avocadoPersea americana, Persea gratissima

Family: Lauraceae

Parts Used: flesh of fruit

Base oil: use as an addition to a base, 10 percent dilution

Avocado is an evergreen tree native to the Americas. The tree grows to a height of about 30 - 60 feet, has dark-green oval leathery leaves and greenish-yellow flowers that develop into yellow, green, red, or purple, or black fruit. The pulp is soft and buttery with a large kernel inside. Avocado grows in many tropical regions.

Contains: vitamins A and D, protein, lecithin, fatty acids

Practical Uses: all skins, especially dry and dehydrated; eczema. The carrier/base oil is used to dilute essential oils in aromatherapy for massge oils and other formulations. For massage oils, it is best to mix 10 - 20 percent of avacado oil with another carrier before adding the essential oils.

Therapeutic Properties: abortifacient, hepatic, rejuvenator, restorative, tonic, vulnerary

Note: for massage oils it is best use 1 part Avocado to 3 parts of a lighter carrier oil before adding the essential oils.

In Mexico and Arizona, the oil from the flesh of the avocado pear has been used for hundreds of years. Avocados contain the skin-nourishing vitamins A and D, as well as linoleic acid, which strengthens cell walls, making the skin stronger. On its own, this oil is viscous and absorbs slowly into the skin, making it difficult for massage. However, if you combine Avocado oil with lighter oils, it provides a rich emollient treatment for dry skin. It has been shown to slow down the signs of skin-aging and even acts as a mild natural sunscreen.

*Special Tip: For split or damaged nails, soak the fingertips in 20 ml / 4 tsp pure Avocado oil for 10 minutes each night; wipe off any excess and then rub the nails really well to encourage absorption.

Special Blends

Add these essential oils to 15 ml / 3 tsp basic carrier oil, plus 5 ml / 1 tsp Avocado oil:

To moisturize very dry skin:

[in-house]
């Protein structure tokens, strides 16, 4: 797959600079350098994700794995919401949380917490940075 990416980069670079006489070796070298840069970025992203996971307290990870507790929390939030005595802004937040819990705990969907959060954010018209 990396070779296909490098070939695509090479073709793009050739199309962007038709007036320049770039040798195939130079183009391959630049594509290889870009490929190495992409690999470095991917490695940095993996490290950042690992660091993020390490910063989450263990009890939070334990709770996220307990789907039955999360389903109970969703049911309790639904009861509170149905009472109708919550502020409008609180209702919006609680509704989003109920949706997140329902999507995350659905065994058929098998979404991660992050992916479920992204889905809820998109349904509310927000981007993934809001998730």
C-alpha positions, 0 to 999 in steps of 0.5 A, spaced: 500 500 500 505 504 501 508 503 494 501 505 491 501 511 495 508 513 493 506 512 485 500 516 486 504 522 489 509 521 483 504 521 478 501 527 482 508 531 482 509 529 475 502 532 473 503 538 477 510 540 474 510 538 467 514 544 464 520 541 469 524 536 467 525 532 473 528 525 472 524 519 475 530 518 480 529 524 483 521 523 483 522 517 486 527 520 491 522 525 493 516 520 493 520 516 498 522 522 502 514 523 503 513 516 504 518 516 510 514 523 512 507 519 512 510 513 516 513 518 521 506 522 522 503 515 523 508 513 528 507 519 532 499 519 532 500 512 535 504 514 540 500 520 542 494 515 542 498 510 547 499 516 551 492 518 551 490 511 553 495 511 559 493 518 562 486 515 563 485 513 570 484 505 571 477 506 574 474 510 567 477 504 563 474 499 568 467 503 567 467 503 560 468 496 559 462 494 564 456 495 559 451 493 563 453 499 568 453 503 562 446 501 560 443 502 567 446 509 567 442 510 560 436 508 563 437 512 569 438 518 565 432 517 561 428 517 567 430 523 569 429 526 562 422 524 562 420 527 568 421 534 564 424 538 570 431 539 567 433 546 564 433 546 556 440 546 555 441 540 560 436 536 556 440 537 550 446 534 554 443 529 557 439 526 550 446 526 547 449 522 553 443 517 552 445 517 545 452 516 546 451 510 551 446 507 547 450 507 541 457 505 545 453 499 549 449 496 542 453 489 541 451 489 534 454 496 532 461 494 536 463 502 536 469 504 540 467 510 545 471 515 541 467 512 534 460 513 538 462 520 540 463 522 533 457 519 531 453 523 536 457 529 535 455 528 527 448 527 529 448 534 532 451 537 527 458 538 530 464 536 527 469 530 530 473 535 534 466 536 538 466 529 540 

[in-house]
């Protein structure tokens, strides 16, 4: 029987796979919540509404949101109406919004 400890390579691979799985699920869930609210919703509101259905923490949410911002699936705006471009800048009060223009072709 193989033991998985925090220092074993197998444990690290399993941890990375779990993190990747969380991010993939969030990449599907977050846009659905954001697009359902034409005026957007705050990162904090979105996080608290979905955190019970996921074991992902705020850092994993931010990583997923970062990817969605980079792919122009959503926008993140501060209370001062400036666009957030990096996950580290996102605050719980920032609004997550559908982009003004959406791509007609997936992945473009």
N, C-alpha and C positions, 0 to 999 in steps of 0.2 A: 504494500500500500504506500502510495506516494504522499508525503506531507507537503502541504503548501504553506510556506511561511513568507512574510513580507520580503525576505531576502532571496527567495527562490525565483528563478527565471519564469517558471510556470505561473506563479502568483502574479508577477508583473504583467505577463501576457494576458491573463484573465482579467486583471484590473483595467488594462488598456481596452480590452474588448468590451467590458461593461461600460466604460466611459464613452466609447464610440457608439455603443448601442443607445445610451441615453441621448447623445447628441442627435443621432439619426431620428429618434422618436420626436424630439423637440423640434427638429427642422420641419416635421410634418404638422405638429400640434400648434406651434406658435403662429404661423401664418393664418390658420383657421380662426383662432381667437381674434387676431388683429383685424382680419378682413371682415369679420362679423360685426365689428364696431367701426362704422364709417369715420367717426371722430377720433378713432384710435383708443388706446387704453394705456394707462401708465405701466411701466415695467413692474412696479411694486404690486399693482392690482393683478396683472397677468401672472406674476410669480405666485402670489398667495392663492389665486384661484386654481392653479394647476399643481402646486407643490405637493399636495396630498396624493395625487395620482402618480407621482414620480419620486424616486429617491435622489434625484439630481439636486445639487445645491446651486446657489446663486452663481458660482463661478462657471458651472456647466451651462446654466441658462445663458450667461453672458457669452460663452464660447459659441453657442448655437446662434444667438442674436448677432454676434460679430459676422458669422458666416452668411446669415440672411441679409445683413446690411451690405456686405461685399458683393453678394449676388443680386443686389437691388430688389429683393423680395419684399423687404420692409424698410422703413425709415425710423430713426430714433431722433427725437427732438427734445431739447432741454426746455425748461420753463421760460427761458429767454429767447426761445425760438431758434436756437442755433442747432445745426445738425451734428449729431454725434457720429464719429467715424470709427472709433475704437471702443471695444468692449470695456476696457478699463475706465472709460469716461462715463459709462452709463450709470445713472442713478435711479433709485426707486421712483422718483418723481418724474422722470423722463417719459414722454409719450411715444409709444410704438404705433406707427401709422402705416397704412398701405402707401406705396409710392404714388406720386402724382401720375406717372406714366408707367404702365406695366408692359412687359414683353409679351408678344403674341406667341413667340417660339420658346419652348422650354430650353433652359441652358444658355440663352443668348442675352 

• 2 drops Melissa, 4 drops Rose Geranium, 4 drops tangerine

To soothe sunburn:

  • 6 drops Lavender, 2 drops German Chamomile, 2 drops Yarrow

*Source: Harding Jennie, The Essential Oils Handbook. Duncan Baird Publishers, 2008

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Making a Skin Mousse

Take a clean glass jar that is big enough to hold up to 20ml/4 tsp of the finished mousse. Add 15ml/3 flat tsp Aloe Vera gel, then 5ml/1 tsp jojoba carrier oil and stir the mixture with a small spoon. The oil and gel will start to combine and thicken. At this point, add another 2.5ml/ ½ tsp Aloe Vera gel and keep stirring. The mixture will suddenly go smooth and slack, taking on an opaque, pale cream colour. You will have approximately 20ml/4 tsp mousse in total – enough for around ten applications to the face.

You can use the mousse unfragranced, or you can add essential oils to the mousse blend and stir again. The mousse will last between four and six weeks at a cool room temperature and will leave your skin feeling calmed, restored and soft.

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Skin Oils and Lotions

The essential oils are prepared in much the same manner as they would be for a massage, except that the base oil should include the more nourishing oils such as jojoba, avocado or apricot kernel oil. The focus here is on treating the skin itself and dealing with particular problems. A gentle circular movement of the fingertips is often enough for the oils to be absorbed; it is important not to drag the skin, especially in the delicate areas of the neck and around the eyes.

Rose and neroli are good for dry or mature complexions; geranium, bergamot and lemon can help combat acne and greasy skin.

A few drops of essential oil can also be mixed into a bland cream or lotion, or added to a basic face mask, which might include oatmeal, honey, or clay together with the pulp of various fruits.

In some conditions, such as cold sores (herpes) and athlete’s foot, it is better to use an alcohol-based lotion instead of an oil or cream. This can be made by adding 6 drops of essential oil to 5 ml of isopropyl alcohol or vodka. This mixture can be further diluted in a litre of boiled and cooled water for treating open cuts or sores, such as those caused by chickenpox or genital herpes.

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